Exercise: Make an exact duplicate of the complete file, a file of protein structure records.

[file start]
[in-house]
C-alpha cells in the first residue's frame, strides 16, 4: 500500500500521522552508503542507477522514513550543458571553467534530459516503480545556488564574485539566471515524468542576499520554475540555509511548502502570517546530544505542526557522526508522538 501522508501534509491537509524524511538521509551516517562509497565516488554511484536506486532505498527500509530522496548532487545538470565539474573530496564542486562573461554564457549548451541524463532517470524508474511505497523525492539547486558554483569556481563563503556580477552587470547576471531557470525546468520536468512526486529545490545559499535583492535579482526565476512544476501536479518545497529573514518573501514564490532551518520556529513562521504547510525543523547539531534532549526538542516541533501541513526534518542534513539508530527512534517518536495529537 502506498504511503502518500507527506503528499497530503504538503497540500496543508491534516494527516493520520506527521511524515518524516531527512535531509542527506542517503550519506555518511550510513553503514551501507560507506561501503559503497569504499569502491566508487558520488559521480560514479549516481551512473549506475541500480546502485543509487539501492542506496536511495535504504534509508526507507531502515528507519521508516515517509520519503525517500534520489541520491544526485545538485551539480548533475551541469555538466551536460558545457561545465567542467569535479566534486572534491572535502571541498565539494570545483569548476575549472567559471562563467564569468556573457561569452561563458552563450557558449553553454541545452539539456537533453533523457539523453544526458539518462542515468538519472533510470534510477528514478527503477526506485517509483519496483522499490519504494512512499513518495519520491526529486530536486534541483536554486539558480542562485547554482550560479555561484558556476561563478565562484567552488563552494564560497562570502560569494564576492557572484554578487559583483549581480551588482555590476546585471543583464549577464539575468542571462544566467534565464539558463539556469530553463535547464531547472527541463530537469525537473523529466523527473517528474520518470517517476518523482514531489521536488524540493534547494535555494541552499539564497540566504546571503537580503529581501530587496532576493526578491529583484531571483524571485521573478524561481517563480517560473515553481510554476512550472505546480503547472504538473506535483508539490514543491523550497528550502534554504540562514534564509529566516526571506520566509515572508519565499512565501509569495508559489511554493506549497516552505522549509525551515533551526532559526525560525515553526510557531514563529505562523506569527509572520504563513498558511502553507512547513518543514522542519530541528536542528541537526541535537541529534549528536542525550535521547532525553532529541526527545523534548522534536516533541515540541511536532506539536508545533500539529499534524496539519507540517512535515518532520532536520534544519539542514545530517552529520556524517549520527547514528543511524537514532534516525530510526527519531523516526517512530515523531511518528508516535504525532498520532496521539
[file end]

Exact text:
[in-house]
C-alpha cells in the first residue's frame, strides 16, 4: 500500500500521522552508503542507477522514513550543458571553467534530459516503480545556488564574485539566471515524468542576499520554475540555509511548502502570517546530544505542526557522526508522538 501522508501534509491537509524524511538521509551516517562509497565516488554511484536506486532505498527500509530522496548532487545538470565539474573530496564542486562573461554564457549548451541524463532517470524508474511505497523525492539547486558554483569556481563563503556580477552587470547576471531557470525546468520536468512526486529545490545559499535583492535579482526565476512544476501536479518545497529573514518573501514564490532551518520556529513562521504547510525543523547539531534532549526538542516541533501541513526534518542534513539508530527512534517518536495529537 502506498504511503502518500507527506503528499497530503504538503497540500496543508491534516494527516493520520506527521511524515518524516531527512535531509542527506542517503550519506555518511550510513553503514551501507560507506561501503559503497569504499569502491566508487558520488559521480560514479549516481551512473549506475541500480546502485543509487539501492542506496536511495535504504534509508526507507531502515528507519521508516515517509520519503525517500534520489541520491544526485545538485551539480548533475551541469555538466551536460558545457561545465567542467569535479566534486572534491572535502571541498565539494570545483569548476575549472567559471562563467564569468556573457561569452561563458552563450557558449553553454541545452539539456537533453533523457539523453544526458539518462542515468538519472533510470534510477528514478527503477526506485517509483519496483522499490519504494512512499513518495519520491526529486530536486534541483536554486539558480542562485547554482550560479555561484558556476561563478565562484567552488563552494564560497562570502560569494564576492557572484554578487559583483549581480551588482555590476546585471543583464549577464539575468542571462544566467534565464539558463539556469530553463535547464531547472527541463530537469525537473523529466523527473517528474520518470517517476518523482514531489521536488524540493534547494535555494541552499539564497540566504546571503537580503529581501530587496532576493526578491529583484531571483524571485521573478524561481517563480517560473515553481510554476512550472505546480503547472504538473506535483508539490514543491523550497528550502534554504540562514534564509529566516526571506520566509515572508519565499512565501509569495508559489511554493506549497516552505522549509525551515533551526532559526525560525515553526510557531514563529505562523506569527509572520504563513498558511502553507512547513518543514522542519530541528536542528541537526541535537541529534549528536542525550535521547532525553532529541526527545523534548522534536516533541515540541511536532506539536508545533500539529499534524496539519507540517512535515518532520532536520534544519539542514545530517552529520556524517549520527547514528543511524537514532534516525530510526527519531523516526517512530515523531511518528508516535504525532498520532496521539